A new poll shows most Republicans want to President Donald Trump to keep Vice President Mike Pence on the ticket come 2020.
A Hill-Harris survey released last week shows solid support for Pence with 69 percent of Republicans wanting to keep him on the ticket while 9 percent prefer U.S. Sec. of State Mike Pompeo, 9 percent want former UN Amb. Nikki Haley, 9 percent back U.S. Sen. Lindsey Graham, R-SC, for the post and 4 percent prefer someone else.
Pence does well across the board with both men and women wanting to keep him on the ticket though he does better with older Republicans than younger ones. Even with younger Republicans, Pence has the support of a majority of those surveyed.
The poll of 404 Republican voters Aug. 23 and 24 with a margin of error of +/- 4 percent.
Pence has been active on the campaign trail for Trump in recent weeks and has often turned his attention to the Sunshine State with numerous appearances in Florida in recent months. For example, Pence was in Miami at the end of June to launch Latinos for Trump.
While there have been reports about Trump being unhappy with Pence, for the moment, it doesn’t make much sense to dump the vice president. There’s a reason that Presidents Jimmy Carter, Ronald Reagan, George H.W. Bush, Bill Clinton, George W. Bush and Barack Obama kept their understudies on the ticket: dumping the vice president is almost always bad politics.
President Gerald Ford was the last president who threw his vice president overboard and it turned out to be a major mistake. After rising to the presidency after President Richard Nixon and Vice President Spiro Agnew resigned, Ford picked longtime Gov. Nelson Rockefeller, R-NY, as his vice president. Facing a bruising primary challenge from Reagan, Ford tossed Rockefeller aside and added U.S. Sen. Bob Dole, R-Kan., to the ticket. Despite Ford’s actions, Rockefeller delivered the Empire State behind the president at the 1976 GOP convention. Ford lost to Democrat Jimmy Carter in the general election and Rockefeller could have made a difference, especially with his home turf. Carter carried New York by only 4 percent. Having won four gubernatorial elections, Rockefeller could have kept the Empire State in Ford’s column.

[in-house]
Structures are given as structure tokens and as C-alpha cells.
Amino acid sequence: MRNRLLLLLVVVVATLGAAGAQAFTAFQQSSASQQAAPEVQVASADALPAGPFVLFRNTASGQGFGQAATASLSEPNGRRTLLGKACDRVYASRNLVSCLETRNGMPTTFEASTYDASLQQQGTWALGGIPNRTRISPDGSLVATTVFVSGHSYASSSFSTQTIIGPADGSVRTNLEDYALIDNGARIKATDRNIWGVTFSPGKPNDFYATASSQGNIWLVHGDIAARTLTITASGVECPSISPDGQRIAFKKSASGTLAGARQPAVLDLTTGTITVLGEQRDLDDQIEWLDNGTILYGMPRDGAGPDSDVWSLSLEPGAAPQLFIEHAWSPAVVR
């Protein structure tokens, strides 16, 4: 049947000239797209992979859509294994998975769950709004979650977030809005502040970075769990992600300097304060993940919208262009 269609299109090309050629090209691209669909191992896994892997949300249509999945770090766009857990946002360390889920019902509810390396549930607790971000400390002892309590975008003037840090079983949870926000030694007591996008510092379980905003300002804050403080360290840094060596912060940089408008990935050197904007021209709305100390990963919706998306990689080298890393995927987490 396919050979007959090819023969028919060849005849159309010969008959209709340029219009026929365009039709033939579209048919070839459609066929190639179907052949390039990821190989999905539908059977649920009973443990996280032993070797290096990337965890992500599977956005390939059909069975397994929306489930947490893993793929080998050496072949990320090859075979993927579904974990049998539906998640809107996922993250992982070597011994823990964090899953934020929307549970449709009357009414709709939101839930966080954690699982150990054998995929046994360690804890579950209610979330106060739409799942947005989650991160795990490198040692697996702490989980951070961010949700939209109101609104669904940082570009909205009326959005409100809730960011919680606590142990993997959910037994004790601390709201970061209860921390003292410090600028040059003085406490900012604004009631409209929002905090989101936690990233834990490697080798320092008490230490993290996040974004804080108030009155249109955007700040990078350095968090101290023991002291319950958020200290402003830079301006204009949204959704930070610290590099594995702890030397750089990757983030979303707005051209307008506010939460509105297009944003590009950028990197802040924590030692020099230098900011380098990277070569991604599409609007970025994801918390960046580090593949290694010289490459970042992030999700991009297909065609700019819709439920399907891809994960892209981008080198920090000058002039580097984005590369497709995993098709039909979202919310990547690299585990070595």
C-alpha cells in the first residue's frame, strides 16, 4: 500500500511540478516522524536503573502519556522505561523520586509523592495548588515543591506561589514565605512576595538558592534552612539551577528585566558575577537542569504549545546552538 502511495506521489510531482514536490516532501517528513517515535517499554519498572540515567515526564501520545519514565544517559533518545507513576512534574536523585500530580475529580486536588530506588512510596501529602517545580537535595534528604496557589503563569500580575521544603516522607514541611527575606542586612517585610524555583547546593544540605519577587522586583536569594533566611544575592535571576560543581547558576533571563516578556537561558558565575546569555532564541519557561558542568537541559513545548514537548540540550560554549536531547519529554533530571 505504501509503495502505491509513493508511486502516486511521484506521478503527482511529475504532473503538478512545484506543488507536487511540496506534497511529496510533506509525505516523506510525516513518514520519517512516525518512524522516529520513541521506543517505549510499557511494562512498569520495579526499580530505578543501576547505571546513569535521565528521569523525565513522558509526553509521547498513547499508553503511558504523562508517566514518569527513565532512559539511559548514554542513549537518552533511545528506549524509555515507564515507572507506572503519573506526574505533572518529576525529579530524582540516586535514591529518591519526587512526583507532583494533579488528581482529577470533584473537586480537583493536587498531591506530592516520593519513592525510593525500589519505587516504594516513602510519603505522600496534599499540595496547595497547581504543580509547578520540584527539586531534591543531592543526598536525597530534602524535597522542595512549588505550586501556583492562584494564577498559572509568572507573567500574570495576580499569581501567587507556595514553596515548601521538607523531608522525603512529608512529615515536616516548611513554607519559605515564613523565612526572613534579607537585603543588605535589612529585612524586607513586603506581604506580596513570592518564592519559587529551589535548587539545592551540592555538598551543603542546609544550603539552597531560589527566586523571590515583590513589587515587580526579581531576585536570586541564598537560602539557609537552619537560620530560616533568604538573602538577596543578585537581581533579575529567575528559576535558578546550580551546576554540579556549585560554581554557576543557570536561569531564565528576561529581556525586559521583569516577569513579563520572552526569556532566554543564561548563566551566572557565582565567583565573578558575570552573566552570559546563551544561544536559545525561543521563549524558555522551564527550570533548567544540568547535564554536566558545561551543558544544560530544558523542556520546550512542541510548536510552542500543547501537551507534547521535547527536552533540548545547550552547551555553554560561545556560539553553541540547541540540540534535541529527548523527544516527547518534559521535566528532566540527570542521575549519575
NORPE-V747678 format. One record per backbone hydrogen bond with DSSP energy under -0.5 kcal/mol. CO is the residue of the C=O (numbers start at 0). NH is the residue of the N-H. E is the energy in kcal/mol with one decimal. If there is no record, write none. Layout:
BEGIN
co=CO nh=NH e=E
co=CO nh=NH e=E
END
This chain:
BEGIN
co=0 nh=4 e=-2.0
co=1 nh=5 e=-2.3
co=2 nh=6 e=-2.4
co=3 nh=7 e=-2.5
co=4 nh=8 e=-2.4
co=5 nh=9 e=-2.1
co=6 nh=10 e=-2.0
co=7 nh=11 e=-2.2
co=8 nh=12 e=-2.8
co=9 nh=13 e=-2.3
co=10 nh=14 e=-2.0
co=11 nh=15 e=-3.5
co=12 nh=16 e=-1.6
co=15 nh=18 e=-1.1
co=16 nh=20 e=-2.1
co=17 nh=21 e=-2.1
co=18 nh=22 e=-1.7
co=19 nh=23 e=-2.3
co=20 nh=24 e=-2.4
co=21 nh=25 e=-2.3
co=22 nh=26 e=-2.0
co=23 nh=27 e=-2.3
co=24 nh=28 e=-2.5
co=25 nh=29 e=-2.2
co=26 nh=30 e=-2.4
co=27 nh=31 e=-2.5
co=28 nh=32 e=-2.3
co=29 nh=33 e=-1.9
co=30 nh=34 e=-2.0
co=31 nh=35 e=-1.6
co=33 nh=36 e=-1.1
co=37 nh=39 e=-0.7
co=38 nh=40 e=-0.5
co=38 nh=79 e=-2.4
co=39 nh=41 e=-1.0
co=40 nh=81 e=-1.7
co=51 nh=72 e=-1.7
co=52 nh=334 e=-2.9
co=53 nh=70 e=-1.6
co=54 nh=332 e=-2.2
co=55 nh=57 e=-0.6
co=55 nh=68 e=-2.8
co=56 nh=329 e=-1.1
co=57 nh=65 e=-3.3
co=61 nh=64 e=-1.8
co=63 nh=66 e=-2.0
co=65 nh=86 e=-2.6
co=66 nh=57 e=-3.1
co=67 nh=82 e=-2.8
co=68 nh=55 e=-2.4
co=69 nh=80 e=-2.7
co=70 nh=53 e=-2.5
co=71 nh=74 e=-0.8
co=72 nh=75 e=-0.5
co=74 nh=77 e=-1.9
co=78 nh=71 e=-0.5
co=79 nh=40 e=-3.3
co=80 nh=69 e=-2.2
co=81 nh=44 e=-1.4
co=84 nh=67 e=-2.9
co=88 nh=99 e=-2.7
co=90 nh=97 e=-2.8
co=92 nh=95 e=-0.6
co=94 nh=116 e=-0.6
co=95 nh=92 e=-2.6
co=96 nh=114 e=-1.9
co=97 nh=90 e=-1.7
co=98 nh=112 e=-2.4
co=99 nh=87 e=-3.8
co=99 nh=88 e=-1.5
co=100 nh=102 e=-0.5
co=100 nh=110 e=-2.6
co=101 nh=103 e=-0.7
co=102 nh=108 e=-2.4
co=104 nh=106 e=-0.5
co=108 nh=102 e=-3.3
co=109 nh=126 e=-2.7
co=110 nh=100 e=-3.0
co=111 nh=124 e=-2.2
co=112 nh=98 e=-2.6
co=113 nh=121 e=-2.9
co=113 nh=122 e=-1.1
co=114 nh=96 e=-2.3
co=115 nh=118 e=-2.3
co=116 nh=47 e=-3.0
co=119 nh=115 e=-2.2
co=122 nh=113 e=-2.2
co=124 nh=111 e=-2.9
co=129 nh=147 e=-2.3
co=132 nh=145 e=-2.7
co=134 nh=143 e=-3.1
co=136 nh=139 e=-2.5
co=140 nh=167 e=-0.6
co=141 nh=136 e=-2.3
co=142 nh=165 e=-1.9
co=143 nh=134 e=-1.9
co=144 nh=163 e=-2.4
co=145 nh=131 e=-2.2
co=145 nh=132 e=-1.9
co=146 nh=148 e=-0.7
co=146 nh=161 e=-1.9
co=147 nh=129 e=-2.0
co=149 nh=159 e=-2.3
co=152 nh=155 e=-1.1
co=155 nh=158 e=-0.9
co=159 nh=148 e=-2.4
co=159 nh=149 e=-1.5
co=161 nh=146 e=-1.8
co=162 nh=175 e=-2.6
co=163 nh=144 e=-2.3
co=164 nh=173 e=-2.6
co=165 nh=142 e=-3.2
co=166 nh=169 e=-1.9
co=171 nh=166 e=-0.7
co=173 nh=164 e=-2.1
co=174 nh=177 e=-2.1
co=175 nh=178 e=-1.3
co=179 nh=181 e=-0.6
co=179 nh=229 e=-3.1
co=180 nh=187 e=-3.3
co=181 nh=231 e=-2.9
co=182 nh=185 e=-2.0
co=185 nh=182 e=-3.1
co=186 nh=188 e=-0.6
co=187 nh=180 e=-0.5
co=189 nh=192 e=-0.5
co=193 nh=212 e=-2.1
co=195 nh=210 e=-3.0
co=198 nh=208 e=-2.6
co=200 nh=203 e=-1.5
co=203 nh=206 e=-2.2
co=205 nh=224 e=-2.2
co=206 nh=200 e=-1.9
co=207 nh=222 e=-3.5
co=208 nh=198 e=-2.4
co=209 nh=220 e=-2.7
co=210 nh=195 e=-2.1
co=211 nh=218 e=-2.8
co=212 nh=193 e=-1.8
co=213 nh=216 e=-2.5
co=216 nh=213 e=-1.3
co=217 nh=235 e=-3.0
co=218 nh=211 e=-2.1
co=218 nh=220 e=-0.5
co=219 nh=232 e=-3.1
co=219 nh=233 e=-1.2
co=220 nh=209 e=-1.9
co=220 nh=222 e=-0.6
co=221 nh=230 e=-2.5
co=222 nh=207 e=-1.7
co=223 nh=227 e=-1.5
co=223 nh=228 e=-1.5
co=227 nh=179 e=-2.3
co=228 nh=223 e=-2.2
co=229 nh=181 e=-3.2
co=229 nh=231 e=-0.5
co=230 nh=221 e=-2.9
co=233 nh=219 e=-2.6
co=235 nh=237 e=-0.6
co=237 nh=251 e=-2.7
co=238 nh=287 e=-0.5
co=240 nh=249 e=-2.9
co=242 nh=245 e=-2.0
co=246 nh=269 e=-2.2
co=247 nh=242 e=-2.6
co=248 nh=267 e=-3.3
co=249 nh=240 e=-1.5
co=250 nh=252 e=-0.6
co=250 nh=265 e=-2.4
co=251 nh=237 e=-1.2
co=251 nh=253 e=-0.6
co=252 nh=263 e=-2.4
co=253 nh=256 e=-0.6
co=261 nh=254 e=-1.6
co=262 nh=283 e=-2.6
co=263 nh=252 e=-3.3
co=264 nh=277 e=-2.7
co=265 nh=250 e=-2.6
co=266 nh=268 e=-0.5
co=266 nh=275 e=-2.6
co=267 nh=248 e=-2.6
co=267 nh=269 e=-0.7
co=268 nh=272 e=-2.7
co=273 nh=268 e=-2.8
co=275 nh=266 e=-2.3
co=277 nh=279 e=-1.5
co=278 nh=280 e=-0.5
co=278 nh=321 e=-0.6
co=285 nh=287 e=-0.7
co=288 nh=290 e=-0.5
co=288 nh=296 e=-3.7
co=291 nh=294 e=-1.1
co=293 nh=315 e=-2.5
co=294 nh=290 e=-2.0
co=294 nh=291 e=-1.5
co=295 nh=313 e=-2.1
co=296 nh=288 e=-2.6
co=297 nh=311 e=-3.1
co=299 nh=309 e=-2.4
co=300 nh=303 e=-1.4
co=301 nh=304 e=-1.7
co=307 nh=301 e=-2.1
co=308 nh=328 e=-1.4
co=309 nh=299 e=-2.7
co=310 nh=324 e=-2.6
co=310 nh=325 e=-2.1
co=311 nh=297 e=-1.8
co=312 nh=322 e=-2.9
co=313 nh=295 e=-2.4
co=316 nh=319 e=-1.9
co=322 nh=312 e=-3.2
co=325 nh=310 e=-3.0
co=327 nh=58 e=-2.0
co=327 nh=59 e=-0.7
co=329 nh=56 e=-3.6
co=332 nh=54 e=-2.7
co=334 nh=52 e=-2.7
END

Outside of Ford, the only president in the last century who threw his vice president off the ticket was FDR who did it twice, jettisoning conservative Texan John Nance Garner in 1940 and leftist Henry Wallace four years later. There is some evidence that Warren G. Harding was planning to replace Calvin Coolidge with Charles Dawes had he survived his first term. Fitting, after Harding died in 1923, Coolidge tapped Dawes to serve as his understudy which turned out to be a mistake. Dawes flopped badly in the role and never quite recovered his luster despite wining the Nobel Peace Prize in 1925.
While history shows no real reward for tossing a vice president overboard, Trump has no real strategic reason to replace Pence. The vice president’s home state of Indiana should be secure for the GOP in 2020 but Pence can help in neighboring states like Ohio and Michigan. He can also help keep fiscal and social conservatives behind Trump, no small consideration as the nation gears up for what appears to be a close election.
Kevin Derby wrote this analysis. He can be reached at Kevin.Derby@floridadaily.com.
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